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Neuro-rehabilitation services are essential in reducing post-stroke impairments, enhancing independence, and improving recovery in hospital and post-discharge. However these services are therapist-dependent and resource intensive. Patients’ disengagement and boredom in stroke units are common which adversely affect functional and psychological outcomes. Novel techniques such as use of iPads™ are increasingly researched to overcome such challenges. The aim of this review is to determine the feasibility, effectiveness, acceptability, and barriers to the use of iPads™ in stroke neuro-rehabilitation. Four databases and manual literature search were used to identify published studies using the terms “iPad”, “Stroke”, and “neuro-rehabilitation”. Studies were included in accordance with the review selection criteria. A total of 16 articles were included in the review. The majority of the studies focused on iPads use in speech and language therapy. Although of small scale, the studies highlighted that iPads are feasible, have the potential to improve rehabilitation outcomes, and can improve patient’s social isolation. Patients’ stroke severity and financial limitations are some of the barriers highlighted in this review. This review presents preliminary data supportive for the use of iPad technology in stroke neuro-rehabilitation. However, further research is needed to determine impact on rehabilitation goals acquisition, clinical efficacy, and cost-efficiency. Full article
(This article belongs to the Special Issue Stroke in Ageing)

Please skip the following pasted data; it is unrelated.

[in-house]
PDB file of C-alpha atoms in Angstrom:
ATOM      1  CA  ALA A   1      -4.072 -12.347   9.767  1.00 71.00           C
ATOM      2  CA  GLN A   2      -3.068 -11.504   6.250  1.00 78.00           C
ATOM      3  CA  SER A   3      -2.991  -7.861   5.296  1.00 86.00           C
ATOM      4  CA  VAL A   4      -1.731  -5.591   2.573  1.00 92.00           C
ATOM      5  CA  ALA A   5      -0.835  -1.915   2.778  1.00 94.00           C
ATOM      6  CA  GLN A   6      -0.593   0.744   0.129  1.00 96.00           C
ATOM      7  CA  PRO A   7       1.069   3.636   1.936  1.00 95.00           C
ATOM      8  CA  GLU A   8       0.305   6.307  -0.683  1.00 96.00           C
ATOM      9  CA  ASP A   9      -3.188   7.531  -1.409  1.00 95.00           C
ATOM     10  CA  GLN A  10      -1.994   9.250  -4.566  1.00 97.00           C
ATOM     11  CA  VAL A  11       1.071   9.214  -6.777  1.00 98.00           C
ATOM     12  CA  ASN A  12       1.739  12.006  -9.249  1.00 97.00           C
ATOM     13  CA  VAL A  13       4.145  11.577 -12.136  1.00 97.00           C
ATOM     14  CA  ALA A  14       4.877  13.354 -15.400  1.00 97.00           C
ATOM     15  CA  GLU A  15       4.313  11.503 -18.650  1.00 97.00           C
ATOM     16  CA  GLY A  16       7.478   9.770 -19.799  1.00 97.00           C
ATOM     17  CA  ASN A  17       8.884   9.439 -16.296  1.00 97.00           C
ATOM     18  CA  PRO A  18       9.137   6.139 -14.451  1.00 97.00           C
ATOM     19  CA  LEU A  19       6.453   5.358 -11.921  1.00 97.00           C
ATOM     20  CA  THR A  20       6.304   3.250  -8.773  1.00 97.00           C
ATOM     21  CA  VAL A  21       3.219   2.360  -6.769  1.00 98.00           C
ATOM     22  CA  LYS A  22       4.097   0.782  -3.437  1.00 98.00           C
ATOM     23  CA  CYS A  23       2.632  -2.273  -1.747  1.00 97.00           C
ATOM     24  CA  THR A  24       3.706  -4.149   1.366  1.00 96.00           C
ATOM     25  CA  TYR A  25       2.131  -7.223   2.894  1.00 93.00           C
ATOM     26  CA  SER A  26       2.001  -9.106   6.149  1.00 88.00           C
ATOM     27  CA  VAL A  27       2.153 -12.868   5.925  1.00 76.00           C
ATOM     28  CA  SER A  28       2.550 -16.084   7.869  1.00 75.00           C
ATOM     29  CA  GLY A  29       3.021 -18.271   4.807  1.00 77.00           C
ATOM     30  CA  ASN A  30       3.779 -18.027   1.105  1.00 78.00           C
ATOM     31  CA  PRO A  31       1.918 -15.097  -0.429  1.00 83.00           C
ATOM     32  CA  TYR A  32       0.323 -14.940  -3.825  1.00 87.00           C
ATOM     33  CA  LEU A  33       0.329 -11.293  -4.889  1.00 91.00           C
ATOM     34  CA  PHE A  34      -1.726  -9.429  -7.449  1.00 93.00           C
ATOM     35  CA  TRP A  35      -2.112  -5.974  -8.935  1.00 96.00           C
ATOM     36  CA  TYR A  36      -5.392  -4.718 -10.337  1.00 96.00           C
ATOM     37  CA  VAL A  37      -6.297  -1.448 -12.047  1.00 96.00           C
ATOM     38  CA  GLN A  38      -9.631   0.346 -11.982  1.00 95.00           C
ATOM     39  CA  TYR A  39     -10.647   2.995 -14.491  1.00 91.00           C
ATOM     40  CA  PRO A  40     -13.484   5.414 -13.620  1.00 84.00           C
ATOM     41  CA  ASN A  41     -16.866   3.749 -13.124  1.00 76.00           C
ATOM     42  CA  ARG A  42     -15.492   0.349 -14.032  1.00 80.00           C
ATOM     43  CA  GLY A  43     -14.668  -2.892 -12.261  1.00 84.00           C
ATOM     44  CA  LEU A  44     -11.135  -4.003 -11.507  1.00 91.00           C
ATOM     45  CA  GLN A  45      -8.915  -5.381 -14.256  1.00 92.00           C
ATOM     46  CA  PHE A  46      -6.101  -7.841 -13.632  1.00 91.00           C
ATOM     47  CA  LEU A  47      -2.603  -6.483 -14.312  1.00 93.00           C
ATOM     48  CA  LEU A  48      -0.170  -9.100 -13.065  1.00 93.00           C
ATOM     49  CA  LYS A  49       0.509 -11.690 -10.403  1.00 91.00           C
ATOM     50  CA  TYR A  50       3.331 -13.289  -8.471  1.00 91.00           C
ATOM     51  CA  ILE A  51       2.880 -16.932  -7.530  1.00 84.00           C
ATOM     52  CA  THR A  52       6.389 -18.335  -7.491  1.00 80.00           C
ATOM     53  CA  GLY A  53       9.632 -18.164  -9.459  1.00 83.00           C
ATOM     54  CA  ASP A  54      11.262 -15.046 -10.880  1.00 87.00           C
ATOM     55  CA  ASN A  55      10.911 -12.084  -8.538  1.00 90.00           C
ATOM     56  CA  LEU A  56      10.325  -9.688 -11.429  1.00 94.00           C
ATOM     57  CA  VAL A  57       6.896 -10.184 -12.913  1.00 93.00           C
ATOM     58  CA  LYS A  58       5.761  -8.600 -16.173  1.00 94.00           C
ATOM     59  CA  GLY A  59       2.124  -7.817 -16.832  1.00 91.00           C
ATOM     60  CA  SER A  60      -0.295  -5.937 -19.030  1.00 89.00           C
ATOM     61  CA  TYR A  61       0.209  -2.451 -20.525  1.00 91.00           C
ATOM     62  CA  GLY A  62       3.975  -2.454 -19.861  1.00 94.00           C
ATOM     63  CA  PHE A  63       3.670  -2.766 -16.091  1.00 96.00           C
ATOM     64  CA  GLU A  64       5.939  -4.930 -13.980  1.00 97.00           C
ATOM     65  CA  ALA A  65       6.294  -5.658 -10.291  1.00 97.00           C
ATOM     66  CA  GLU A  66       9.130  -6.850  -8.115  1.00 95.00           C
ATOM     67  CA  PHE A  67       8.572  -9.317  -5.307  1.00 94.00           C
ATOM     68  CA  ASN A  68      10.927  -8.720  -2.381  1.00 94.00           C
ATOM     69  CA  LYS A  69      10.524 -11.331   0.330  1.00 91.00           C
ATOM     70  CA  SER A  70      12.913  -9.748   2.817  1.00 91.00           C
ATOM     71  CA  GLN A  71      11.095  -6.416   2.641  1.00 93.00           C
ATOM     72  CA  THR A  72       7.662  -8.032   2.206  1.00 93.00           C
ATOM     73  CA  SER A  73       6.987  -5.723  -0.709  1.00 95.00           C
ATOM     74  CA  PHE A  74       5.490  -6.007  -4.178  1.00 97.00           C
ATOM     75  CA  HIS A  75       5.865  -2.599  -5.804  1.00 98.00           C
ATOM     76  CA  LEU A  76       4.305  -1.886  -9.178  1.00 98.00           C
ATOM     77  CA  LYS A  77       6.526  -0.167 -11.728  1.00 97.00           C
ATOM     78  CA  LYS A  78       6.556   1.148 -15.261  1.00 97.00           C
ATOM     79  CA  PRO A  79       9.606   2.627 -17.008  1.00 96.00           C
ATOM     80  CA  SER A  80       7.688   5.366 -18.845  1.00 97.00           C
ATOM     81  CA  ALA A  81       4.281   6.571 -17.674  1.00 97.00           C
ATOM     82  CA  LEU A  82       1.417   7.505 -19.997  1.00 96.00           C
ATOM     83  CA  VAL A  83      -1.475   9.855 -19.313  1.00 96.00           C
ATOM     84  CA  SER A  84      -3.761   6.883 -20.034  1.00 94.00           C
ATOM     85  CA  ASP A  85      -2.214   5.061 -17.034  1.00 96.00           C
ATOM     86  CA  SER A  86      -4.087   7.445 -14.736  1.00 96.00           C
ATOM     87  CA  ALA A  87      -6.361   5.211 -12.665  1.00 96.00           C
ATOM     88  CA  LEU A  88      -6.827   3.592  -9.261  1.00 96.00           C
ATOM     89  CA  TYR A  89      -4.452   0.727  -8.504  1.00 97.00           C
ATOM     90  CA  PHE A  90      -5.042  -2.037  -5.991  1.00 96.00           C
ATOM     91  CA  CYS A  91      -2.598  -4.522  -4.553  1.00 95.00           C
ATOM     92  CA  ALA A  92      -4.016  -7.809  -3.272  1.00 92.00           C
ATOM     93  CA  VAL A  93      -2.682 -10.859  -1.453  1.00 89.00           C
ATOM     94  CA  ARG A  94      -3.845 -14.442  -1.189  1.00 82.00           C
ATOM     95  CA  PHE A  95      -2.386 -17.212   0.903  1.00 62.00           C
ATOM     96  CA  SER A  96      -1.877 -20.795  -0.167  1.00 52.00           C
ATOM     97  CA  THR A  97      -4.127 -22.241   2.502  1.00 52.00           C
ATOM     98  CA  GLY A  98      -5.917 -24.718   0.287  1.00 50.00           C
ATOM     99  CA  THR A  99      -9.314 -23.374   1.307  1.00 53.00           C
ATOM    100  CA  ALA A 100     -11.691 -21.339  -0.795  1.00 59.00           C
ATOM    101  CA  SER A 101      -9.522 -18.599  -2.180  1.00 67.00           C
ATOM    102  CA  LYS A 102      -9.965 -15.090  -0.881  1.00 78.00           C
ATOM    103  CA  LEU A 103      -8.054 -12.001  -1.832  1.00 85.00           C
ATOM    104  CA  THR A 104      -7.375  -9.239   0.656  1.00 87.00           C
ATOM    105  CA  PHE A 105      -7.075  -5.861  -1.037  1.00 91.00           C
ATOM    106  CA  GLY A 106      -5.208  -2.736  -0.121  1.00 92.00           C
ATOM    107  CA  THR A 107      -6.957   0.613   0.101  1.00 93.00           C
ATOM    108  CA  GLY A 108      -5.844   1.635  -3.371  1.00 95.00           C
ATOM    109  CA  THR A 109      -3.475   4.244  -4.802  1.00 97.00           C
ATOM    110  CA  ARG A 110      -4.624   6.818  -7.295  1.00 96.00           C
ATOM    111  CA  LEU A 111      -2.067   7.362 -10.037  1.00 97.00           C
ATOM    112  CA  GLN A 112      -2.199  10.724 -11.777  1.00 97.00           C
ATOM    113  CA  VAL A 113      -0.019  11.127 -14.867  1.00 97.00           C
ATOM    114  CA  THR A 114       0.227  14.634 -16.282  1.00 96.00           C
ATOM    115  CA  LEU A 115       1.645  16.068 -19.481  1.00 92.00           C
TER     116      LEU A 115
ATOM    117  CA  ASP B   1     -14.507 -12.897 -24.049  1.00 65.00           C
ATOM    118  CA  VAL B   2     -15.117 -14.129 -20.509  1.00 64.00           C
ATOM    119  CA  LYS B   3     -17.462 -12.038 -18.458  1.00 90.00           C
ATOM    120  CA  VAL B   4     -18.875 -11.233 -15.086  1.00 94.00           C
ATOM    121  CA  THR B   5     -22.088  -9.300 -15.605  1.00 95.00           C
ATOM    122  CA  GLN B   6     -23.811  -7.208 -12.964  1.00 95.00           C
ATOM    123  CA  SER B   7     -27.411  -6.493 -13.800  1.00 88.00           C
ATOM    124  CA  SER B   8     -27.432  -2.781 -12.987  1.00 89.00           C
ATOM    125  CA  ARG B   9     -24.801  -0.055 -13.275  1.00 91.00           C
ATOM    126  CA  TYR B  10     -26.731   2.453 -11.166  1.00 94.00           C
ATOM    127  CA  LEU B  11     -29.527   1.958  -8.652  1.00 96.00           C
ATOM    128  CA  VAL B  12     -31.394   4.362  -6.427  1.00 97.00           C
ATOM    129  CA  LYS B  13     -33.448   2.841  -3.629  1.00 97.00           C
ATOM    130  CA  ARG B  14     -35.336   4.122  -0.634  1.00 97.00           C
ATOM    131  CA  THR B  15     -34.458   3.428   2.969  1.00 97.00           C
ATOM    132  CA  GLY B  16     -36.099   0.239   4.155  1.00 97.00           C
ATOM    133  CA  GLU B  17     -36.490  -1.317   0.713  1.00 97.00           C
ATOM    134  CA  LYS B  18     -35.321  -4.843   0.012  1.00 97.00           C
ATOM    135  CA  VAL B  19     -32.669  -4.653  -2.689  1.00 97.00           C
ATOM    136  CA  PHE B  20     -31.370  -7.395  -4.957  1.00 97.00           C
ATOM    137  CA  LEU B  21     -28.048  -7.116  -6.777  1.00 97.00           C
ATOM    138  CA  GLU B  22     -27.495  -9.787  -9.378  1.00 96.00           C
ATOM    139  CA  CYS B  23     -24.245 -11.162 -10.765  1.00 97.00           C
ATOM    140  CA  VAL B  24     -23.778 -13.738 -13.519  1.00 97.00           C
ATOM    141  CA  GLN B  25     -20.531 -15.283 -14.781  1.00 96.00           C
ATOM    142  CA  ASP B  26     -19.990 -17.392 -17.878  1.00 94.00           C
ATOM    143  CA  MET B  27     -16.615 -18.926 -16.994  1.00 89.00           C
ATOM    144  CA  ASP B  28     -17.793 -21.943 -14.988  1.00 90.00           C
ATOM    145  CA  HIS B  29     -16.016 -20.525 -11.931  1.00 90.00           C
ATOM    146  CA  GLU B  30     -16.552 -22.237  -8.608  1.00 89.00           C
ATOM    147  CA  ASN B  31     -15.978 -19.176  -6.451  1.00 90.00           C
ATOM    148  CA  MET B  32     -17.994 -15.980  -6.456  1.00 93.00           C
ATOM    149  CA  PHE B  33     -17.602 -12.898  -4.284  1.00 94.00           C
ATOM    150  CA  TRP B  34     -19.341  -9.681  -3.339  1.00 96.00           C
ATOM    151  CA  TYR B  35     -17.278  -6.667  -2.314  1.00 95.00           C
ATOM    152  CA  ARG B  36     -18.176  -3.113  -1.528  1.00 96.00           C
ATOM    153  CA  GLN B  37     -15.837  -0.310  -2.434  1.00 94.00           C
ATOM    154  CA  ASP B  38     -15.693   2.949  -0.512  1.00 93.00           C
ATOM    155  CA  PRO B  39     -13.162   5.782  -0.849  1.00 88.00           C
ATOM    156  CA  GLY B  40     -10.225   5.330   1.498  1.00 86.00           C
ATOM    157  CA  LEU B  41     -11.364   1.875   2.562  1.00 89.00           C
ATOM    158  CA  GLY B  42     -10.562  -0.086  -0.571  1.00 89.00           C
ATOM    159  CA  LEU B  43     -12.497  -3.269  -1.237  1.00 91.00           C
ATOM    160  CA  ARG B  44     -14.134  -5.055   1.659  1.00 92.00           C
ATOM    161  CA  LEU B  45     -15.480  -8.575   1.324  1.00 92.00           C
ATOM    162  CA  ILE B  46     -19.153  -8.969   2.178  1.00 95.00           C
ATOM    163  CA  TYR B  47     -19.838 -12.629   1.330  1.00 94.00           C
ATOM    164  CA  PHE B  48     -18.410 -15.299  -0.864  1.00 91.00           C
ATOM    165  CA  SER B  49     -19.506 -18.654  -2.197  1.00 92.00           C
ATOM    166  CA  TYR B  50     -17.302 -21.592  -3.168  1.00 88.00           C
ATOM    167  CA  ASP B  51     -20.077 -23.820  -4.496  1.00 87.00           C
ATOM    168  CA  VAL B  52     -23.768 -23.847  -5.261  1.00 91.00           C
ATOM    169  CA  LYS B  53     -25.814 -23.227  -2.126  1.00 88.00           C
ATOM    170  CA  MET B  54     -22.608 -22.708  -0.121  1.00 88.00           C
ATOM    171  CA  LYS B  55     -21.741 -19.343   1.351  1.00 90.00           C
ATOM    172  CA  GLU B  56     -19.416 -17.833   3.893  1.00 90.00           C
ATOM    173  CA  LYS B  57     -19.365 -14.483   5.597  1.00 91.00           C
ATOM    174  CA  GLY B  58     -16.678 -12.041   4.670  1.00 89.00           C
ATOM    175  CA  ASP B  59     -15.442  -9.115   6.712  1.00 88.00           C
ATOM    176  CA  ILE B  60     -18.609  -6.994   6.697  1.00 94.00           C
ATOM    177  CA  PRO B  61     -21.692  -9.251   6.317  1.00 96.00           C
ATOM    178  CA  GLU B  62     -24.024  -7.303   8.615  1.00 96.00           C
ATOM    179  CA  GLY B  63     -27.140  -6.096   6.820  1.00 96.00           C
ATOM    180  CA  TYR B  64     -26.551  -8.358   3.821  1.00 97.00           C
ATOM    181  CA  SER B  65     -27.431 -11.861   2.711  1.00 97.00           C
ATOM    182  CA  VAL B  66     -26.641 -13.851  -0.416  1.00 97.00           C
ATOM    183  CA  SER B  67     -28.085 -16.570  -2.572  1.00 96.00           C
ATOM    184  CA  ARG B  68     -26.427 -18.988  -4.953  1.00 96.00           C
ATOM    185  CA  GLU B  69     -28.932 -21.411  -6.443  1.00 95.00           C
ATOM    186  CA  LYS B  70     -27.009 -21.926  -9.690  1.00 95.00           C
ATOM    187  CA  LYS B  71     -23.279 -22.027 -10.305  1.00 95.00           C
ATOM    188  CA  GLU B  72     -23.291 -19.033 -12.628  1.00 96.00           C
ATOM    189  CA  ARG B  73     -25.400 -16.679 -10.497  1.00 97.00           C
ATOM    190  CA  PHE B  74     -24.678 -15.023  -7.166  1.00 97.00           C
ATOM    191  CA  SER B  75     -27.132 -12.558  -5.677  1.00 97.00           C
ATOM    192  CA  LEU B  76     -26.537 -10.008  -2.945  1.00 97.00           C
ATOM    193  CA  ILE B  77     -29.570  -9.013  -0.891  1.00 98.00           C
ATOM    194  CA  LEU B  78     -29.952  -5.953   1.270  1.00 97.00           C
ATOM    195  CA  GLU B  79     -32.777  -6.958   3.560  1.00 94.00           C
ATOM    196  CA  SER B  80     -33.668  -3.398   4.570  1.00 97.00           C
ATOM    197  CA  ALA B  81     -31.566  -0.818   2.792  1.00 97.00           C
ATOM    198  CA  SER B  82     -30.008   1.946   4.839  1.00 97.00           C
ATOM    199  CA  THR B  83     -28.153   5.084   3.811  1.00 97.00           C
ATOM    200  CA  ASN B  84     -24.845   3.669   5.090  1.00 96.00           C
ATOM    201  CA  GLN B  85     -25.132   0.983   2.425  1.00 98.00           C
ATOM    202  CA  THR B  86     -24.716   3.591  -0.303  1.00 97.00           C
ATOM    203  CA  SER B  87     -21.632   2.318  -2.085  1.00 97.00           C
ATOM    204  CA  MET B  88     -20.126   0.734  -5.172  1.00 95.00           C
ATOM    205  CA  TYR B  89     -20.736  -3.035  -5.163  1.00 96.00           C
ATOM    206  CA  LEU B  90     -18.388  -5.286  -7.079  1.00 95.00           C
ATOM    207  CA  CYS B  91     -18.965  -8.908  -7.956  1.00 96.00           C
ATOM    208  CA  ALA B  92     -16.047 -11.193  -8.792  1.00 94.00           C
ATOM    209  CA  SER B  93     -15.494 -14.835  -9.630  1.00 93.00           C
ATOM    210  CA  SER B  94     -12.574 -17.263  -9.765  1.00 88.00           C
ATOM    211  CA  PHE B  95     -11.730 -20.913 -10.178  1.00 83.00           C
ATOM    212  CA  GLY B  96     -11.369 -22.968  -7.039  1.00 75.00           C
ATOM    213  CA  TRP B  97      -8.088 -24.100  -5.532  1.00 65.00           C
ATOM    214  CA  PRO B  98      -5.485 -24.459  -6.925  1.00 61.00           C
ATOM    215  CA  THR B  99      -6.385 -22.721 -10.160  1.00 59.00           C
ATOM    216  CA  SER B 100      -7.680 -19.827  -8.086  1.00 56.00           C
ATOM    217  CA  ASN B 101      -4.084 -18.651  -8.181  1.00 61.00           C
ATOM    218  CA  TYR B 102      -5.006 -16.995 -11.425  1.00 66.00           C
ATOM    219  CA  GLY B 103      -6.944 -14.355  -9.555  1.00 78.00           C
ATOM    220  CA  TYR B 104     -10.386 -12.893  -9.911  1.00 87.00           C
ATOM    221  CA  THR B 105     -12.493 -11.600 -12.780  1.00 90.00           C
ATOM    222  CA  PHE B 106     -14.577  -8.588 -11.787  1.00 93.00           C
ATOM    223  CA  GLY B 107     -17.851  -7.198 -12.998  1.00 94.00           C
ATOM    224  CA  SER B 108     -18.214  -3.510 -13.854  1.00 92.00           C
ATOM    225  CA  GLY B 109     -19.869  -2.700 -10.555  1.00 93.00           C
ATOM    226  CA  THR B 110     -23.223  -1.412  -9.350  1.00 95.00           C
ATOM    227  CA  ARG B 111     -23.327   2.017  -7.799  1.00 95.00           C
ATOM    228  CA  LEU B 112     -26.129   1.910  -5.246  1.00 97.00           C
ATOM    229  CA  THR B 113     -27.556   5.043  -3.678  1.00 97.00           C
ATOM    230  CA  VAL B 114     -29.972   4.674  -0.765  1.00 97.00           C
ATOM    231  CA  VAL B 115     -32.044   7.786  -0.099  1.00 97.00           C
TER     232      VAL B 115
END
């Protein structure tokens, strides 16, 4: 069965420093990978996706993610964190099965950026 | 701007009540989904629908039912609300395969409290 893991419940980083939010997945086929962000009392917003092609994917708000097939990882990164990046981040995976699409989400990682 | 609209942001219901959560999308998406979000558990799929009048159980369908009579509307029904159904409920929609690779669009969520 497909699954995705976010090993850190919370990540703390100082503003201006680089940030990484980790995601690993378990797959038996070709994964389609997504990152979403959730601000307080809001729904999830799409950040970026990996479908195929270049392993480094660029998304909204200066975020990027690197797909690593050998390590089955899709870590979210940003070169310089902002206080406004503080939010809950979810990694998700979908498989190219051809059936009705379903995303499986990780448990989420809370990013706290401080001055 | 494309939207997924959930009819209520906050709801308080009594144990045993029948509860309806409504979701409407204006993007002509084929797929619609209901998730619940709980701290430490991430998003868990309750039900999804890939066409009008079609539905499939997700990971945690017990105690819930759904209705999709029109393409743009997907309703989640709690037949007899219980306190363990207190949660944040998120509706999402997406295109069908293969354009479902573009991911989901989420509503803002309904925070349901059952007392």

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Open AccessReview Stroke and Falls—Clash of the Two Titans in Geriatrics
Geriatrics 2016, 1(4), 31; doi:10.3390/geriatrics1040031
Received: 28 October 2016 / Revised: 20 November 2016 / Accepted: 26 November 2016 / Published: 30 November 2016
Cited by 1 | PDF Full-text (309 KB) | HTML Full-text | XML Full-text
Abstract
Both stroke and falls are common conditions affecting the older adult. Despite stroke being considered a well-established major risk factor for falls, there remains no evidence for effective prevention strategies for falls specifically for stroke survivors. Previous observational studies evaluating falls risk factors
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Both stroke and falls are common conditions affecting the older adult. Despite stroke being considered a well-established major risk factor for falls, there remains no evidence for effective prevention strategies for falls specifically for stroke survivors. Previous observational studies evaluating falls risk factors in stroke have mainly been uncontrolled and found similar risk factors for stroke populations compared to general older populations. Specific risk factors, however, are likely to play a greater role in stroke survivors including unilateral weakness, hemisensory or visual neglect, impaired coordination, visual field defects, perceptual difficulties and cognitive issues. In addition, individuals with stroke are also more likely to have other associated risk factors for falls including diabetes, falls risk increasing drugs, atrial fibrillation, and other cardiovascular risk factors. While anticoagulation is associated with increased risk of intracranial bleeding after a fall, the risk of suffering a further stroke due to atrial fibrillation outweigh the risk of bleeding from a recurrent fall. Similarly, while blood pressure lowering medications may be linked to orthostatic hypotension which in turn increases the risk of falls, the benefit of good blood pressure control in terms of secondary stroke prevention outweighs the risk of falls. Until better evidence is available, the suggested management approach should then be based on local resources, and published evidence for fall prevention. Multicomponent exercise and individually tailored multifactorial interventions should still be considered as published evidence evaluating the above have included stroke patients in their study population. Full article